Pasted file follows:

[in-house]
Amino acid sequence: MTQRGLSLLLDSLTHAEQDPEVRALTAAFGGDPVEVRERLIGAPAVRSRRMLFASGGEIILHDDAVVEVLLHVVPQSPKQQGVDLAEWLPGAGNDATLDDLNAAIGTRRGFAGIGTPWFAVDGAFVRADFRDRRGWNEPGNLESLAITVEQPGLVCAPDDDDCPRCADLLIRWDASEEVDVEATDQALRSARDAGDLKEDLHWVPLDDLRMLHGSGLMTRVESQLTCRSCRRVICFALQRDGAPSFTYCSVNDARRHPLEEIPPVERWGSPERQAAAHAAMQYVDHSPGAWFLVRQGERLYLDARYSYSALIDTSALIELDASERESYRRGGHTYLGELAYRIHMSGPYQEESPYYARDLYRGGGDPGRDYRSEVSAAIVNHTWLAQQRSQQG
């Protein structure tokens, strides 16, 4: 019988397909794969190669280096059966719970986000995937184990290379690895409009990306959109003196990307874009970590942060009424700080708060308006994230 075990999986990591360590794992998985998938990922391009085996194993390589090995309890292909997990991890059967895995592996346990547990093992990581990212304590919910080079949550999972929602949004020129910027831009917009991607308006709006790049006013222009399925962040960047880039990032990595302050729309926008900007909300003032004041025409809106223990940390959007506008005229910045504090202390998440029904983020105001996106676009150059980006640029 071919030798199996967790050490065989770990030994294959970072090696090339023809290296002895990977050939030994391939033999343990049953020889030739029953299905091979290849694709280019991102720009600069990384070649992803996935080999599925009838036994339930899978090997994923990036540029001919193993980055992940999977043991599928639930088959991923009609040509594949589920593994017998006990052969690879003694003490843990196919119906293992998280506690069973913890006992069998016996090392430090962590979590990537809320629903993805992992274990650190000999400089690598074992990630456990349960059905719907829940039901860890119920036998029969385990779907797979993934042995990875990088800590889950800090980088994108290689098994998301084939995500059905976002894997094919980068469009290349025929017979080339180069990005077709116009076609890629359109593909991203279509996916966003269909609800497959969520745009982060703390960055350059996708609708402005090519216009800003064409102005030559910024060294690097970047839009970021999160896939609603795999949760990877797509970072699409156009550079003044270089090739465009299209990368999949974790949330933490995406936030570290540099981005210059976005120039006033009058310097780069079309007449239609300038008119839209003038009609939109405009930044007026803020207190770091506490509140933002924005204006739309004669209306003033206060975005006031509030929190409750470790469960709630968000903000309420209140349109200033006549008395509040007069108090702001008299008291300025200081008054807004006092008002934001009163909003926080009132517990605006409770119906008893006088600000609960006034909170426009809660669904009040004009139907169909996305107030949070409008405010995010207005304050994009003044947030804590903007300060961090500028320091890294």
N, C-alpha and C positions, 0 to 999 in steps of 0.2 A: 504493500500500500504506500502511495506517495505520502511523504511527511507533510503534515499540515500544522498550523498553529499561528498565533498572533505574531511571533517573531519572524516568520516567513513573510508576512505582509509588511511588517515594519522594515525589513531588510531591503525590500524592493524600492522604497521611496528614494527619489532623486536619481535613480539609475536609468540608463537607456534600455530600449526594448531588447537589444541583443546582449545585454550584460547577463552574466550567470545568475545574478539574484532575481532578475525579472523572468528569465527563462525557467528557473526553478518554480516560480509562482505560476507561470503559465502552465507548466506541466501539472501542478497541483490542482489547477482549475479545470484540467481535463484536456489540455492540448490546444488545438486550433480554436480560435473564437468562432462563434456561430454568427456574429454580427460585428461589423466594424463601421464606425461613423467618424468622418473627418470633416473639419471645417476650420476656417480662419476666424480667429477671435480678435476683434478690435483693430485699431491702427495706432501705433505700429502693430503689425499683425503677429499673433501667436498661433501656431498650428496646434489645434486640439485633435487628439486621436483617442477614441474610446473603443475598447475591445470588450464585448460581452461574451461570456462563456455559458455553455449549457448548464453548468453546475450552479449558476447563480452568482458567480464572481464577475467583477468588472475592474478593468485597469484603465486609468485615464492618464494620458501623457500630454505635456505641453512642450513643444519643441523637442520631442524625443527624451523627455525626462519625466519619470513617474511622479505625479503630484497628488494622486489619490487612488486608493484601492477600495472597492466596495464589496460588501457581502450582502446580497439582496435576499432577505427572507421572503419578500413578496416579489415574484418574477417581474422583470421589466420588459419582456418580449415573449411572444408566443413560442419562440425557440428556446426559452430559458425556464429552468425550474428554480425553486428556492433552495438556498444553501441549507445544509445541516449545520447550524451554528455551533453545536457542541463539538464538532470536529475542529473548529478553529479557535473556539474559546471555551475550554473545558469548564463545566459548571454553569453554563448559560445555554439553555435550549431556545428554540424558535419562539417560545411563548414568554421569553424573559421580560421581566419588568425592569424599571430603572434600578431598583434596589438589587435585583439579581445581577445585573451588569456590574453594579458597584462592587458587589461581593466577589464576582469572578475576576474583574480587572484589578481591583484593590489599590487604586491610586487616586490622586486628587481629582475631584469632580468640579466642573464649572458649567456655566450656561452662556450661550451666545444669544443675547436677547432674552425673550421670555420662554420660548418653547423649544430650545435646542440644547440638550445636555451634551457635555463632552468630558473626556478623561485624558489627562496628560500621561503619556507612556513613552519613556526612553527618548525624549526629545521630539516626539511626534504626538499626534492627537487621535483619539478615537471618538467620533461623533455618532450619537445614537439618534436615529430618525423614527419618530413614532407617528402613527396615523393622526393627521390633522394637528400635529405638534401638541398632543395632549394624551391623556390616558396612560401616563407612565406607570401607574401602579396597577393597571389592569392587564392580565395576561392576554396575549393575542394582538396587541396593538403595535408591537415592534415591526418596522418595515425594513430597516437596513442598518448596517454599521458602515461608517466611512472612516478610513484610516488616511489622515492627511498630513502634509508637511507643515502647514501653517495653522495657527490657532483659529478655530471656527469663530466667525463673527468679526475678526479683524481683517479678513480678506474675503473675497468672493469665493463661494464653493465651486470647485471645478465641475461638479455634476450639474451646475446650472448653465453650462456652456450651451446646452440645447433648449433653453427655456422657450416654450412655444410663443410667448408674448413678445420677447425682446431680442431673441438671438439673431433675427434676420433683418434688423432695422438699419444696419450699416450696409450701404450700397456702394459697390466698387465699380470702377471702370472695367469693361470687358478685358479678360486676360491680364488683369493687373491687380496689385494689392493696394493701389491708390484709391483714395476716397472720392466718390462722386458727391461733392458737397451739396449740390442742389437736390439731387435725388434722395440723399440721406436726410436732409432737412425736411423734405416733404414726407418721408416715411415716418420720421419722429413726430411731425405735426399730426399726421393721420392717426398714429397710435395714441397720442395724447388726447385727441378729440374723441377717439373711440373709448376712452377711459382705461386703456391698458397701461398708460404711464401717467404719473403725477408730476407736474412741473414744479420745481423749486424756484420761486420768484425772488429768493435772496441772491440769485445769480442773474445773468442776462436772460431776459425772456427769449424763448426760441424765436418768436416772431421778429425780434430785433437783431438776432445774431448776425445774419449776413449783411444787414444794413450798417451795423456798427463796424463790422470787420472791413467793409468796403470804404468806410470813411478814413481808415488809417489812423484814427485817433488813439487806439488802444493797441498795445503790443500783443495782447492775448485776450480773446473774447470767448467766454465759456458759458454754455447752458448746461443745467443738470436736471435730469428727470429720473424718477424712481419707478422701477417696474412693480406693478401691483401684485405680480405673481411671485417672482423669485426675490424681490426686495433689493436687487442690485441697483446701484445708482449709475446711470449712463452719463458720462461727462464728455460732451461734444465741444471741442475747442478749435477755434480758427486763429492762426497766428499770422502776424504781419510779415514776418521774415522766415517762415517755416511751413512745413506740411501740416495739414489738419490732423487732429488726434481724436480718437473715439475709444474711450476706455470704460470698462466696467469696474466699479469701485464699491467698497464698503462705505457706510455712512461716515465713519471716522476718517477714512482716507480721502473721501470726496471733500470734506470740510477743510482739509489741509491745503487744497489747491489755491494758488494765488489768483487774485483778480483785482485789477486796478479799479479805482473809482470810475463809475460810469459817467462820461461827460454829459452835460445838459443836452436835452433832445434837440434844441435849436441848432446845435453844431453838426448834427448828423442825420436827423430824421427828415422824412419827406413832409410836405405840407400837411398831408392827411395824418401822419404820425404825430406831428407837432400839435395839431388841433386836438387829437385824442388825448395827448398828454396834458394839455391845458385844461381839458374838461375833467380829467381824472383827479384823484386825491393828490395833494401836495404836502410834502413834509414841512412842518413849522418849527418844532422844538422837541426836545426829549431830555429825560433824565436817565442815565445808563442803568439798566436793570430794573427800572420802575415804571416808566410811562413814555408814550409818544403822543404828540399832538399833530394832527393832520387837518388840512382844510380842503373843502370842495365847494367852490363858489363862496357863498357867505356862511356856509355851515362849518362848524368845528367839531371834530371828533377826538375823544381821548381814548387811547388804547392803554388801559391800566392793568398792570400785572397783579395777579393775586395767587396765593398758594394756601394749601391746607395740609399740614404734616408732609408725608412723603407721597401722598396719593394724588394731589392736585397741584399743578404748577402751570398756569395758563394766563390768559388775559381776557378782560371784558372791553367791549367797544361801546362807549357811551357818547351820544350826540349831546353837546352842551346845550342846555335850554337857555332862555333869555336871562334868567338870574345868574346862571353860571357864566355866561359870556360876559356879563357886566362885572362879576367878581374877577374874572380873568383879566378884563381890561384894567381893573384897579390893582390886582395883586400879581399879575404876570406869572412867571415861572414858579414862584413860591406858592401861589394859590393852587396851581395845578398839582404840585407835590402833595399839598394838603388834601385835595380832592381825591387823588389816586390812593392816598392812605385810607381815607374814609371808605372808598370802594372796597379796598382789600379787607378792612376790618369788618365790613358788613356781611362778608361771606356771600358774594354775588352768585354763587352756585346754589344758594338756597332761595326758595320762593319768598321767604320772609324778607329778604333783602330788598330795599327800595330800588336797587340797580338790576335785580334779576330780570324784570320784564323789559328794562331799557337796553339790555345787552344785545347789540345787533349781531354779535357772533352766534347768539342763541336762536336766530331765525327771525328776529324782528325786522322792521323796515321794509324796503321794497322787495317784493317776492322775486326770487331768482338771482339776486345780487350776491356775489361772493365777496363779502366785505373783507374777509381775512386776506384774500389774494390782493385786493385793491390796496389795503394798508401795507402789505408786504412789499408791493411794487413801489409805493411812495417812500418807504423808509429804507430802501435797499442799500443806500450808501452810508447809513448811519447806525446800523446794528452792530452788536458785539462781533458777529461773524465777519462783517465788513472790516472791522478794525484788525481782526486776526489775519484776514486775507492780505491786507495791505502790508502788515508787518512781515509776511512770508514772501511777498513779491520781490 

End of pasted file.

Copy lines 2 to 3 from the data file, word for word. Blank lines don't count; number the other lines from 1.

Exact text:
Amino acid sequence: MTQRGLSLLLDSLTHAEQDPEVRALTAAFGGDPVEVRERLIGAPAVRSRRMLFASGGEIILHDDAVVEVLLHVVPQSPKQQGVDLAEWLPGAGNDATLDDLNAAIGTRRGFAGIGTPWFAVDGAFVRADFRDRRGWNEPGNLESLAITVEQPGLVCAPDDDDCPRCADLLIRWDASEEVDVEATDQALRSARDAGDLKEDLHWVPLDDLRMLHGSGLMTRVESQLTCRSCRRVICFALQRDGAPSFTYCSVNDARRHPLEEIPPVERWGSPERQAAAHAAMQYVDHSPGAWFLVRQGERLYLDARYSYSALIDTSALIELDASERESYRRGGHTYLGELAYRIHMSGPYQEESPYYARDLYRGGGDPGRDYRSEVSAAIVNHTWLAQQRSQQG
């Protein structure tokens, strides 16, 4: 019988397909794969190669280096059966719970986000995937184990290379690895409009990306959109003196990307874009970590942060009424700080708060308006994230 075990999986990591360590794992998985998938990922391009085996194993390589090995309890292909997990991890059967895995592996346990547990093992990581990212304590919910080079949550999972929602949004020129910027831009917009991607308006709006790049006013222009399925962040960047880039990032990595302050729309926008900007909300003032004041025409809106223990940390959007506008005229910045504090202390998440029904983020105001996106676009150059980006640029 071919030798199996967790050490065989770990030994294959970072090696090339023809290296002895990977050939030994391939033999343990049953020889030739029953299905091979290849694709280019991102720009600069990384070649992803996935080999599925009838036994339930899978090997994923990036540029001919193993980055992940999977043991599928639930088959991923009609040509594949589920593994017998006990052969690879003694003490843990196919119906293992998280506690069973913890006992069998016996090392430090962590979590990537809320629903993805992992274990650190000999400089690598074992990630456990349960059905719907829940039901860890119920036998029969385990779907797979993934042995990875990088800590889950800090980088994108290689098994998301084939995500059905976002894997094919980068469009290349025929017979080339180069990005077709116009076609890629359109593909991203279509996916966003269909609800497959969520745009982060703390960055350059996708609708402005090519216009800003064409102005030559910024060294690097970047839009970021999160896939609603795999949760990877797509970072699409156009550079003044270089090739465009299209990368999949974790949330933490995406936030570290540099981005210059976005120039006033009058310097780069079309007449239609300038008119839209003038009609939109405009930044007026803020207190770091506490509140933002924005204006739309004669209306003033206060975005006031509030929190409750470790469960709630968000903000309420209140349109200033006549008395509040007069108090702001008299008291300025200081008054807004006092008002934001009163909003926080009132517990605006409770119906008893006088600000609960006034909170426009809660669904009040004009139907169909996305107030949070409008405010995010207005304050994009003044947030804590903007300060961090500028320091890294």